Over the past few years, a lot of attention has been paid to the level of royalties that are charged by holders of IP rights, especially when patents are essential to an industry standard. The FTC and the DoJ have been especially active trying to control IP costs among various standardized industries.
Recently, Damien Geradin, professor of Competition Law and Economics at Tilburg University, published a paper titled "What's Wrong With Royalties In High Technology Industries?" to see if something is indeed "askew" with high-tech royalties. At the outset, Geradin reviews 4 hypothetical scenarios to see how differently situated patent holders and market participants are positioned to potentially exploit their holdings:
(1) The essential IP is held by 5 vertically-integrated (VI) firms: in the typical case, the 5 VI firms will cross-license, and no royalty will be exchanged, and the 5 firms compete on the downstream market for the relevant product. Alternately, the firms may charge a royalty and pass the royalty cost down to downstream consumers.
(2) The essential IP is held by 5 VI firms and 5 pure manufacturers need a license to compete downstream: Here, the 5 VI firms will typically grant cross-licenses to each other, but the manufacturers would face a cumulative royalty burden.
(3) The essential IP is held by four vertically-integrated firms plus one pure upstream firm and five pure manufacturers need a license to compete downstream: Since the upstream firm will typically be unwilling to agree on a royalty-free cross license (since the IP will be the upstream firm's main source of revenue), each of the VI firms would face a smaller cumulative royalty burden to the upstream firm, while the manufacturers would face a cumulative royalty to the VI and upstream firms.
(4) The essential IP is held entirely by a pure upstream firm and four vertically-integrated firms and five pure manufacturers need a license to compete downstream: Since the upstream firm holds all the IP, the VI firms and the manufacturers would all be in the same boat.
Geradin analyzes each of these scenarios, and concludes that concerns over IP costs on high-tech standard are overblown - "these concerns often reflect a number of misconceptions and a fair amount of misinformation when it comes to evaluating the royalties that are paid by standard implementers." Geradin concludes:
First, there is a great deal of confusion between the minimum cumulative royalty rate, the maximum cumulative royalty rate and the average cumulative royalty rate that apply to the implementation of a standard. While scholars, policy-makers and industry officials have referred to royalty rates as high as 30% in some sectors, they usually fail to mention that those cumulative rates are not common, but instead apply to implementers that have not technologically contributed to the creation of the standard. Those with essential IP tend pay much lower rates and in some cases do not pay any royalty at all. As we have seen above, it is not illegitimate in itself that firms which did not engage in relevant R&D pay two-digit royalty figures to be entitled to implement the technologies developed by others. Risk should, after all, have its rewards. Thus, relying on the highest cumulative royalty rates (e.g., 30%) paid only by a limited number of industry players to argue that royalty rates are generally too high and that reforms are needed to lower them cannot be taken seriously.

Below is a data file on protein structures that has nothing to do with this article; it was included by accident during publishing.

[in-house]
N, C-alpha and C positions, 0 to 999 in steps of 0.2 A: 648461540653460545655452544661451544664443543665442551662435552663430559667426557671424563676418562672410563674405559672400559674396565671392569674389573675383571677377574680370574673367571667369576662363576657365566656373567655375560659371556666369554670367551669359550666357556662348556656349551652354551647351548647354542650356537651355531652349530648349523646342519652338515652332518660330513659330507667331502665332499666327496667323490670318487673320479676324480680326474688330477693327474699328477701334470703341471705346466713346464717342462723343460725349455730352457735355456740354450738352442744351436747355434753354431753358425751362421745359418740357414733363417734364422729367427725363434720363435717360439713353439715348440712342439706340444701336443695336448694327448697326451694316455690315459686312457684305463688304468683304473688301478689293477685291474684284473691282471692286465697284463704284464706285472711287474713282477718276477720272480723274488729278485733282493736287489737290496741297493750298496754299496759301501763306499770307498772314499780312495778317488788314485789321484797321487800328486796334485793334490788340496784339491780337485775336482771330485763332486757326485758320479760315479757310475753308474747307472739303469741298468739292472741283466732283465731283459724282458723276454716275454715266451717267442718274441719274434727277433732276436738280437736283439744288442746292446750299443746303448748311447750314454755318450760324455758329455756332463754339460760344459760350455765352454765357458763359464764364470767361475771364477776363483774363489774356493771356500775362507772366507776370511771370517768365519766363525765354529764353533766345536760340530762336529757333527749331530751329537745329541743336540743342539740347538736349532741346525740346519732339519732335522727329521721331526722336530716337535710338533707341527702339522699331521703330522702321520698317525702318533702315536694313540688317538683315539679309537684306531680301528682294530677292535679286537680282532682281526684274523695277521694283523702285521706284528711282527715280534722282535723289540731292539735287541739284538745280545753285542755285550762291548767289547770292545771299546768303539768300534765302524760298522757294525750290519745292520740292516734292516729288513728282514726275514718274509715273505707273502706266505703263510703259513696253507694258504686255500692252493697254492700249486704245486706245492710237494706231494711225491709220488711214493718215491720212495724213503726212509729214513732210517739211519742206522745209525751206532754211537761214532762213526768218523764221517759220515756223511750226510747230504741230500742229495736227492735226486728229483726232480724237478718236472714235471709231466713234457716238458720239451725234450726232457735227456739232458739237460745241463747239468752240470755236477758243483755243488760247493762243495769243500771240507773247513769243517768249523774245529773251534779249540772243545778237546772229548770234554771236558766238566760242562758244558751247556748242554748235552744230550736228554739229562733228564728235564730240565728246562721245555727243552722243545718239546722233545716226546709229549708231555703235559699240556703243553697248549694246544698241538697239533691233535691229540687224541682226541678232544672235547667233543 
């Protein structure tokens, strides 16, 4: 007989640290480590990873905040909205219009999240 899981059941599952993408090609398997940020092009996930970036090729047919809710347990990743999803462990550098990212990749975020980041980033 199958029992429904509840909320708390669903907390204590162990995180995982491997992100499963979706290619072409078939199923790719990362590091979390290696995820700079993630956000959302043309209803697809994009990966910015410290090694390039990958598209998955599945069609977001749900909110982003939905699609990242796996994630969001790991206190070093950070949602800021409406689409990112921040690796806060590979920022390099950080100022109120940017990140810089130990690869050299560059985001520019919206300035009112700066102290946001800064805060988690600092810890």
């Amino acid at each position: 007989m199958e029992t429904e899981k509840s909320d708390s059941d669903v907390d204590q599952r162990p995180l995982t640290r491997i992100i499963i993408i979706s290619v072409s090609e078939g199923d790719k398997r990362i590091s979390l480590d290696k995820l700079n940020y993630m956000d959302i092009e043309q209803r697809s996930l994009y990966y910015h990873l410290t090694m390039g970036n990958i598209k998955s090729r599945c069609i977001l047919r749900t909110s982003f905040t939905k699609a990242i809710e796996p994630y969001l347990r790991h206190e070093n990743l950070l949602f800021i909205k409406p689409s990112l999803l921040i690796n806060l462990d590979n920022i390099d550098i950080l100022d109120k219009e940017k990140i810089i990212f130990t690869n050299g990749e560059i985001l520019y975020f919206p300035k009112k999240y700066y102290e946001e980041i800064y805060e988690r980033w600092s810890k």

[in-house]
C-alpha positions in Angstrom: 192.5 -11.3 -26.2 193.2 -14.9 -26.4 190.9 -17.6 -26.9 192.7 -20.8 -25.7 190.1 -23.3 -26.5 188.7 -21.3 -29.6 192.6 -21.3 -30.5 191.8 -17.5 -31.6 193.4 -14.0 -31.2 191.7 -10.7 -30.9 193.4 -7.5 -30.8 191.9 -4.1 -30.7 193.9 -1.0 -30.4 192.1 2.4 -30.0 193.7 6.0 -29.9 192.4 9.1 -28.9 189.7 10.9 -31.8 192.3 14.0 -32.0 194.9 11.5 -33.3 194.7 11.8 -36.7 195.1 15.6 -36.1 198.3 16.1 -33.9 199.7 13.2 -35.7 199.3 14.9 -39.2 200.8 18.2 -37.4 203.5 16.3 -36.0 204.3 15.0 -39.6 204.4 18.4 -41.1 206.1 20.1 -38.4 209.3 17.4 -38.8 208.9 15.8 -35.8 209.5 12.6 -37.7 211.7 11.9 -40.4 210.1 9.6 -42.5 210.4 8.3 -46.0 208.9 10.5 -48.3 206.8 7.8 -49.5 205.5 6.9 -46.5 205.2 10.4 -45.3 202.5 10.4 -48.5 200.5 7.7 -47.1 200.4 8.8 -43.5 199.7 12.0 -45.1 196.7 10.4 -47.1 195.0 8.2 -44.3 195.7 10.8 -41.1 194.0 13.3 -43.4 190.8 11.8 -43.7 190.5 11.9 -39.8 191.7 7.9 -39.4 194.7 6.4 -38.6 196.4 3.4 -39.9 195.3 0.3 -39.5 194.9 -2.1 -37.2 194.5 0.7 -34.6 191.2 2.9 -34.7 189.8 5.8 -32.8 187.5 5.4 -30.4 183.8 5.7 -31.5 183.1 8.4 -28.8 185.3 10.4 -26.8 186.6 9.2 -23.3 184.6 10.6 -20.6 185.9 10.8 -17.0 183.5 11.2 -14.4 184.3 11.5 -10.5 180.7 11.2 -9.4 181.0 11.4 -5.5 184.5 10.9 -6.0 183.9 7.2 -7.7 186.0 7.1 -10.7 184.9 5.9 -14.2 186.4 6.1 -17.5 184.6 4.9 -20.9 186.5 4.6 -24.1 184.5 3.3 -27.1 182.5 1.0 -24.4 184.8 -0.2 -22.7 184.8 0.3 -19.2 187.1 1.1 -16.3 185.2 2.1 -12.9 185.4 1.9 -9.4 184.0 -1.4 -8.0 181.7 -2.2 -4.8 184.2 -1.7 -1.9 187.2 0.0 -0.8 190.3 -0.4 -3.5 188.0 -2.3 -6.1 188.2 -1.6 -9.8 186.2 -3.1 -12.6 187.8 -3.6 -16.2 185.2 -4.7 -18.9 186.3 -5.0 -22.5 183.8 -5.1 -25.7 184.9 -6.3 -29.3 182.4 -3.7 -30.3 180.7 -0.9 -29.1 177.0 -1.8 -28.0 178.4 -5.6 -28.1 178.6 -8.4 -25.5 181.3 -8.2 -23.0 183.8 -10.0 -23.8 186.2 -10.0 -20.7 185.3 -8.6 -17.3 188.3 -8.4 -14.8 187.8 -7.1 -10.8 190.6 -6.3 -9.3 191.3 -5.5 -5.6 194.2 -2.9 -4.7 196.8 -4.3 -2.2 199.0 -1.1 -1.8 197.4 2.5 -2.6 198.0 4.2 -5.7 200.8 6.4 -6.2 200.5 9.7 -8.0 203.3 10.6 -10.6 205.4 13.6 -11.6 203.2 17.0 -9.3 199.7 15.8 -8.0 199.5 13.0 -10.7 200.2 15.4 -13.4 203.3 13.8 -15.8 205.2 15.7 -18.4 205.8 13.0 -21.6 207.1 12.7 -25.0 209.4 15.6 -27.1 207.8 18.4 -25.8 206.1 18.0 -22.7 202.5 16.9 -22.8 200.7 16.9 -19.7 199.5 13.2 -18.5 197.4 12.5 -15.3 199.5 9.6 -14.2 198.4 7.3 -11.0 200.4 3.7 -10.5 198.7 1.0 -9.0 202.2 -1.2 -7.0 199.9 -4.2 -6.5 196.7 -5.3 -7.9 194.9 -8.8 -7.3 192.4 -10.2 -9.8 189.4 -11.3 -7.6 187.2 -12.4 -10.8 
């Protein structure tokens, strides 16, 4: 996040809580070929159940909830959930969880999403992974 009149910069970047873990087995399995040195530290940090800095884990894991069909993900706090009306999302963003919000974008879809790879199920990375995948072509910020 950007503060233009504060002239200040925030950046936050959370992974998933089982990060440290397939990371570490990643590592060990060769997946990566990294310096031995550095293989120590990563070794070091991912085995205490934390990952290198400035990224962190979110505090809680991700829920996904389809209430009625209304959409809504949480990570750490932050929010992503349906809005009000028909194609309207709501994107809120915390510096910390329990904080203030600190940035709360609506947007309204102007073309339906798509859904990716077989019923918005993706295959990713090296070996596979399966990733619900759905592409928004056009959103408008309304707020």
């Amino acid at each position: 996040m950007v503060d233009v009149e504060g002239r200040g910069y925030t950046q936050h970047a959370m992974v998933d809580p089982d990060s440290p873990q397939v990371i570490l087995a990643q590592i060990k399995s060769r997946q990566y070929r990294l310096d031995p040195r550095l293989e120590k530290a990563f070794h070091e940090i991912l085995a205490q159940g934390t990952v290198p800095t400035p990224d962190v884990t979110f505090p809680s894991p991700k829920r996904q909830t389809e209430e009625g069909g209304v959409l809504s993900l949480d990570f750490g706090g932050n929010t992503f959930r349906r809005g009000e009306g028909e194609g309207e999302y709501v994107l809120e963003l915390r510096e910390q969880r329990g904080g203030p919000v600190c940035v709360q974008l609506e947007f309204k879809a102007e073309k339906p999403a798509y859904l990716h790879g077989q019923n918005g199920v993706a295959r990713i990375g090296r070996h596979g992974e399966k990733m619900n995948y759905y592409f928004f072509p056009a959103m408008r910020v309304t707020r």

Second, there is no automatic connection between the level of cumulative royalty rates and the prices paid by end consumers. This is because the downstream producers’ ability to pass on such rates depends on a number of market factors, as indicated above. More generally, unless cumulative royalties were extremely high, the prices paid by end consumers are much more likely to be influenced by the degree of downstream competition. Thus, high average cumulative royalty rates may simply arise from the fact there are many players on both upstream and downstream markets, and thus a great deal of competition in the market for the relevant product. As end consumer prices must be the focus on competition authorities, one goal should be to ensure that (efficient) pure manufacturers are not excluded from the downstream market.
Third, pure upstream firms and vertically-integrated firms do not have similar incentives. While vertically-integrated firms compete downstream and can thus have incentives to restrict competition at that level, pure upstream firms have no incentives to reduce downstream competition. Quite the contrary, since royalty rates are their main or only source of revenues, their focus is on increasing downstream output and thereby maximizing royalty payments. Upstream firms not only are lacking incentives to discriminate, but on the contrary may adopt strategies designed to encourage or facilitate entry on the relevant downstream market (for instance, by providing technological support and other forms of relevant assistance to new entrants).
Finally, the reforms that have been proposed to modify the FRAND regime should be based on accurate information and should be evaluated to determine that they will not cause problems that are worse than the alleged diseases they offer to treat. Along these lines, competition authorities should refrain from regulating royalties, a complex task these authorities are not well placed to undertake. Instead, their focus should be to protect and promote downstream competition.
Read/download the paper here.